Elections Review: Highlands Region
Journalist Freddy Mou witnessed firsthand the volatile situation of elections in the Highlands.
This is his summary of elections in the Highlands.
The campaign period in the Highlands region is always a time to showcase the sort of leaders a tribe has.
This is when pigs, cows and other livestock are slaughtered, with celebrations after celebrations held at various campaign venues by candidates to try and lure voters.
As described by bishops and Diocesan Secretaries of the four Highlands Dioceses in their Annual Regional Secretaries Meeting earlier this year, elections in the region have never been free, fair and transparent.
The people of the region have suffered and many have been routinely denied services.
Only a minority have benefited while the common people struggle to make ends meet.
While elections in the Highlands is known for its fiesta, mandating a leader always involved violence and corrupt dealings, requiring more security.
Security personnel engaged for the elections were mainly focused on the Highlands.
Police Commissioner Gari Baki, in a meeting with government departmental heads before the campaign period, said there were still issues in the Highlands which needed close attention.
He cautioned that for the past five years, provinces such as Southern Highlands witnessed peace but this did not mean there would be no threats or disruptions during the election period.
As reported, no election related violence occurred during the campaign period but a large sum of cash was involved.
Heading into and during polling, a lot of issues were raised by concerned candidates and supporters.
These involved the electoral roll update, polling venues and others.
Bulk voting and underage voting was also witnessed in some parts of the Highlands region.
Even though security personnel were present at the polling venues, nothing was done to stop such practices.
A candidate in the Goroka Open seat posted pictures on social media alleging that people were voting at will, without any control from the polling officials.
However, Provincial Election Manager Steven Kaupa brushed aside the allegations.
Kaupa, when asked about the claims, said the presiding officer, at that time, allowed that to happen in order to complete polling on time.
Furthermore, the rugged terrain of some remote areas in the Highlands region is always a challenge to the Electoral Commission when conducting polling.
Most of the provinces in the region did not complete polling on time as scheduled because of such.
An issue that grabbed the public’s attention is now before the court: Sunday polling.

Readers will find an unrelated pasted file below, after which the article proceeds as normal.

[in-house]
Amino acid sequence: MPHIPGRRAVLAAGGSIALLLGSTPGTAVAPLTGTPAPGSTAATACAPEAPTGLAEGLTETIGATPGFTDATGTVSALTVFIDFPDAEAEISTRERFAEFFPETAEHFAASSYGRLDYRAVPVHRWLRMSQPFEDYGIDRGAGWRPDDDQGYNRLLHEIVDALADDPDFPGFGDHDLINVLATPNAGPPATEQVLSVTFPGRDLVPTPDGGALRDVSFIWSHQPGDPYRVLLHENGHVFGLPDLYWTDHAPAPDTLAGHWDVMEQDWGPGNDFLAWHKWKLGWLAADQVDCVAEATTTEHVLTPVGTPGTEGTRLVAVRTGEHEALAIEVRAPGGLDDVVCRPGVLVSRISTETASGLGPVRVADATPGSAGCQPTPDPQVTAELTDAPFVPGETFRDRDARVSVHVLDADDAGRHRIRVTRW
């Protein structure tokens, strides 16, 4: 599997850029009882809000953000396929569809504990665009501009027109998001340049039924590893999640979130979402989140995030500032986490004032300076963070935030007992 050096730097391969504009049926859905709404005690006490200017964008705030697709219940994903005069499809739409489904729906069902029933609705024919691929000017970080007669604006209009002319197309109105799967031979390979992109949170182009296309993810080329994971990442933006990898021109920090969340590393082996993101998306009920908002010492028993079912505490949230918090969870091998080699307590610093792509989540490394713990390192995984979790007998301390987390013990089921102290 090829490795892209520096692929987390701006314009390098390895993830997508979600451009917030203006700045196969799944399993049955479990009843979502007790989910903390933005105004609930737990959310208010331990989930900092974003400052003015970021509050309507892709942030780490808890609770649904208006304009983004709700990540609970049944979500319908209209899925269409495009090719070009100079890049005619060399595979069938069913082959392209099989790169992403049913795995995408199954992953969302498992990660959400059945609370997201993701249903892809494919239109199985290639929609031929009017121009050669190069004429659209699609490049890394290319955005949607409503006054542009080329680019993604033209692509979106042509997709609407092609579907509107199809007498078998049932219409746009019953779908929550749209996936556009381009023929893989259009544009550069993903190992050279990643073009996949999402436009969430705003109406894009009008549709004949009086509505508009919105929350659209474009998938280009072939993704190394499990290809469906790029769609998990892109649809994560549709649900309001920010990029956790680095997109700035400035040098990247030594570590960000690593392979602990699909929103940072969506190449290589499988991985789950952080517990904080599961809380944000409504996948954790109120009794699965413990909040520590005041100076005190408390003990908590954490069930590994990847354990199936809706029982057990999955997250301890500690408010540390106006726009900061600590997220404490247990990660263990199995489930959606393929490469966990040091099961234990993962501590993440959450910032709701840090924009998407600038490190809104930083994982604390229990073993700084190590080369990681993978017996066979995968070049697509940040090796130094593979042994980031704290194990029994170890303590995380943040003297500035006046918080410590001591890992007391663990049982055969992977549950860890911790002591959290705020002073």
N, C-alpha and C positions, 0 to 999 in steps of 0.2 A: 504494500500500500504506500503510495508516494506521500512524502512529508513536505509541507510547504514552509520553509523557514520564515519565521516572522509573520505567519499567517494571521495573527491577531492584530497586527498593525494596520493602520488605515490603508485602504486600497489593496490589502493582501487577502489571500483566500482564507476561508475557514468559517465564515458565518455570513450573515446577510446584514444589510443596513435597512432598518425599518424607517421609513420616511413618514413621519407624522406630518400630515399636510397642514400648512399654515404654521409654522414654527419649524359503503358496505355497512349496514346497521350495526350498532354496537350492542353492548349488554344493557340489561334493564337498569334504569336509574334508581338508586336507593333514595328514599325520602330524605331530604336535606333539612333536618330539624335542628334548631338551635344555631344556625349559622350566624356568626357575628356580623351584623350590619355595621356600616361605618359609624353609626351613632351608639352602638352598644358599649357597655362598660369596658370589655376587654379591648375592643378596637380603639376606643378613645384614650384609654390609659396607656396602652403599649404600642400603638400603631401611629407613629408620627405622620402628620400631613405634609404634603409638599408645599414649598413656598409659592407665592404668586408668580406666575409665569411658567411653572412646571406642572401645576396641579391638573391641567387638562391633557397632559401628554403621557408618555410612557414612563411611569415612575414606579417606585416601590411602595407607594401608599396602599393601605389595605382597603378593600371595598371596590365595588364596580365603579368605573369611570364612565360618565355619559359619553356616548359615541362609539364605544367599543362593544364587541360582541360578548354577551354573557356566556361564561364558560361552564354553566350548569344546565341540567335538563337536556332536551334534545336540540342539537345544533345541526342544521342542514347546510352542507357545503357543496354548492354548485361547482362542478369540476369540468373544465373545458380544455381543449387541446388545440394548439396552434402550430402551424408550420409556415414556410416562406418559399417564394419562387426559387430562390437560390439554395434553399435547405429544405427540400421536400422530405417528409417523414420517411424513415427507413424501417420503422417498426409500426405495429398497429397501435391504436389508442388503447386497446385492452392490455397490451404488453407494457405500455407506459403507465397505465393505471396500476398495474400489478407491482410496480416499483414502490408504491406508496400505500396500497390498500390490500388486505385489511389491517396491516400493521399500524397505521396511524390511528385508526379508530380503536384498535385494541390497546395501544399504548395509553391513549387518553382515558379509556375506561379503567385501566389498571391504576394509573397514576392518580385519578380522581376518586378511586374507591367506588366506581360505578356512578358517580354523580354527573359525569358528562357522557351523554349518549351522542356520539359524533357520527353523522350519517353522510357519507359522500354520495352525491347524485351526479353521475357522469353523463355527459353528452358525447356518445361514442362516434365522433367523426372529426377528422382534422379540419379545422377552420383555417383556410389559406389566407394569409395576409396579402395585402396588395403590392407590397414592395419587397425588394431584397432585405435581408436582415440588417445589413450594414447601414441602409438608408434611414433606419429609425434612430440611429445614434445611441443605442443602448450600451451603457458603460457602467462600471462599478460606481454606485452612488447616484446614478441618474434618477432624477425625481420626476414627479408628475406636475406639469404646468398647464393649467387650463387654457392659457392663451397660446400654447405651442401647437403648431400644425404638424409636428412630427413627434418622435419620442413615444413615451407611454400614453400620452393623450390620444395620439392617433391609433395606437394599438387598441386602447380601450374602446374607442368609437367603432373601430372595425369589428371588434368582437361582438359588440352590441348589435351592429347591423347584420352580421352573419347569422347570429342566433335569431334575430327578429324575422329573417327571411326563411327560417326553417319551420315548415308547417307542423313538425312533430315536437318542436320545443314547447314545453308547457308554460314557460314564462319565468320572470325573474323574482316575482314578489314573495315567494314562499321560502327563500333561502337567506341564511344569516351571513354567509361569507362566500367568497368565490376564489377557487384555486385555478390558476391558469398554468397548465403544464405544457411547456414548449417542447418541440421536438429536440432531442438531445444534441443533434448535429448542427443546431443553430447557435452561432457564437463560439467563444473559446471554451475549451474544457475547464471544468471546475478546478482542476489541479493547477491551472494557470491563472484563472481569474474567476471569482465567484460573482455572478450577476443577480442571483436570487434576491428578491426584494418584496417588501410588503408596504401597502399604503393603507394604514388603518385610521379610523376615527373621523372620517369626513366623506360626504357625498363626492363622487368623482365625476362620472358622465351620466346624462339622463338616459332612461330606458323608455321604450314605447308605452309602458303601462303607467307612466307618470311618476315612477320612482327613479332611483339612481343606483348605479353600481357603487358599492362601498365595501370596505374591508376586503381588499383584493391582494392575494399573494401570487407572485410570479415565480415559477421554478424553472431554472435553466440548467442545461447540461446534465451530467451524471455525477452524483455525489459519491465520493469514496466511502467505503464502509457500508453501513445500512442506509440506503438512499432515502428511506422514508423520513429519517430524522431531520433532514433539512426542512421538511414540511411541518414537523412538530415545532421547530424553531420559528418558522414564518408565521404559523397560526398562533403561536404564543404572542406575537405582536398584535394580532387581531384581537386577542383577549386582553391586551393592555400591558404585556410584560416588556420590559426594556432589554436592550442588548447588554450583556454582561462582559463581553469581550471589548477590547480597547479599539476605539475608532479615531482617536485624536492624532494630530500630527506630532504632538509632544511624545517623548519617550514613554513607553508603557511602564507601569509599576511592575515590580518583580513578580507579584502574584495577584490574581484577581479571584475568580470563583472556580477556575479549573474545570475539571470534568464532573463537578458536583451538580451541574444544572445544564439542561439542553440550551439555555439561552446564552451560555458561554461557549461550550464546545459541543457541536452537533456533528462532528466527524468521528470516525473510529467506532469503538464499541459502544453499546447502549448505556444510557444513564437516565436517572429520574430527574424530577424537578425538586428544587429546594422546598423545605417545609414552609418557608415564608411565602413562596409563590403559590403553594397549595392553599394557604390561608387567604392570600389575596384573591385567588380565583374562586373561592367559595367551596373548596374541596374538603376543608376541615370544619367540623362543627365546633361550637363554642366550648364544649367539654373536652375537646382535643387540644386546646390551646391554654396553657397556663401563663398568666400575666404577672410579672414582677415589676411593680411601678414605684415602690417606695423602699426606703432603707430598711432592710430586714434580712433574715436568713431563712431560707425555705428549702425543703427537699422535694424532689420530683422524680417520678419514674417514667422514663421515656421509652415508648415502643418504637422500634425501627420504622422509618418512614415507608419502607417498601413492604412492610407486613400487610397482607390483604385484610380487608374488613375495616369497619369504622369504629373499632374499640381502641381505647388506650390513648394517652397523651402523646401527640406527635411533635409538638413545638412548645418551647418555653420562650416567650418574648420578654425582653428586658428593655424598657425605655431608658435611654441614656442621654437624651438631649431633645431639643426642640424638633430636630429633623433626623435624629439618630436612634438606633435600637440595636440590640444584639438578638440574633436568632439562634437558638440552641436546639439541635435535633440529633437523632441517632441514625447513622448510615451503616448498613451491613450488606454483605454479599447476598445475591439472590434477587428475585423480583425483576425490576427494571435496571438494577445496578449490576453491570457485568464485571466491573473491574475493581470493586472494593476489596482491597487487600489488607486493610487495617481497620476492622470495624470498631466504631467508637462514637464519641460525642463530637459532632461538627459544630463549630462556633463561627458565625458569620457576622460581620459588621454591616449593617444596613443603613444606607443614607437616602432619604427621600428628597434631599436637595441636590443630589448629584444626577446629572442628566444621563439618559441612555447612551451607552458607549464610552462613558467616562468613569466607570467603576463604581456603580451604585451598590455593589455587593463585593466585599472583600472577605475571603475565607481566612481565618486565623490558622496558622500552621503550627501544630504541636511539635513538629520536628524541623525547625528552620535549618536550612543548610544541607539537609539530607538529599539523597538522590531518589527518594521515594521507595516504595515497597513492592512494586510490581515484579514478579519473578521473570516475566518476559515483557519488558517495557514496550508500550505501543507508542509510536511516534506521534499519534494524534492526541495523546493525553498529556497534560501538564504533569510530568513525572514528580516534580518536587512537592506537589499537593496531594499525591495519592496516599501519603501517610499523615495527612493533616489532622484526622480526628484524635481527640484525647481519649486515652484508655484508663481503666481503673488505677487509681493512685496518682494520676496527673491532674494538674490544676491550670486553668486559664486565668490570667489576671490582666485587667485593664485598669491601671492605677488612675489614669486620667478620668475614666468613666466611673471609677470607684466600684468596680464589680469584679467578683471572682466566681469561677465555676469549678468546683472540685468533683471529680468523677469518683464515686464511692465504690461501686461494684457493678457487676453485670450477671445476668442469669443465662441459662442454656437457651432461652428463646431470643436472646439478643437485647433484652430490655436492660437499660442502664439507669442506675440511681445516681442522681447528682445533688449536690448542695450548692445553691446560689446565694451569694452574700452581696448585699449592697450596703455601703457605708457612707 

Prime Minister Peter O’Neill’s Ialibu-Pangia electorate was one of the areas implicated in this.
However, Ialibu-Pangia Returning Officer Michael Ariando explained that due to time constraints, he had to allow for Sunday polling with the advice from Election Manager David Wakias and Electoral Commissioner Patilias Gamato.
Counting was also one of the scrutinised areas where candidates and scrutineers were on alert.
Rumours of election officials allegedly being bribed during counting was the ‘talk of the day’.
However, despite criticisms, Tari-Pori electorate in Hela Province was the first to declare its MP.
Returning Officer for Tari, Jack Walara, declared James Marape at 11:30am on July 9 in Tari, Hela Province.
Walara confirmed that Marape reached the absolute majority of 50% + 1, collecting 30,192 votes.
One of the counting venues that had raised its standards, in terms of security, was the counting venue for Eastern Highlands Province. The area was fitted with surveillance cameras all around the centre.
Declarations have been made on time for most Highlands provinces but only a few that were marred with election-related violence were prolonged. These provinces include; Kandep Open in Enga, Kundiawa in Simbu, Eastern Highlands regional, Southern Highlands regional and Simbu provincial.
Wabag town in Enga Province turned into a battlefield one Saturday morning on July 22, when supporters of two candidates confronted each other with high-powered guns. This followed the attempted murder of Kandep district returning officer Ben Besawe and other officials.
Eyewitnesses and security personnel said Besawe and two other election officials were shot at in front of a guest house at Wabag town.
This occurred while they were preparing to make their way to the counting venue at Wabag Primary School.
The incident led to a clash between supporters of two candidates from Kandep, who have been at loggerheads over election-related matters.
In Kundiawa, Simbu Province, three people are dead and several others hospitalised after a riot broke out in the counting centre. The incident occurred at around 7am on Sunday, July 30, 2017.
It was alleged that supporters of incumbent MP Tobias Kulang tried to enter the counting centre when they were stopped by members of the public, which then led to a big fight.
Many election related incidents have occurred in other areas but have remained unreported.
Now that all declarations have been made, except for Southern Highlands regional, and MPs elect have signed the declaration of loyalty to serve the people and the Independent State of PNG, election petitions will most likely increase to challenge the victory of the elected leaders.
(Loop file pic of protest in Enga)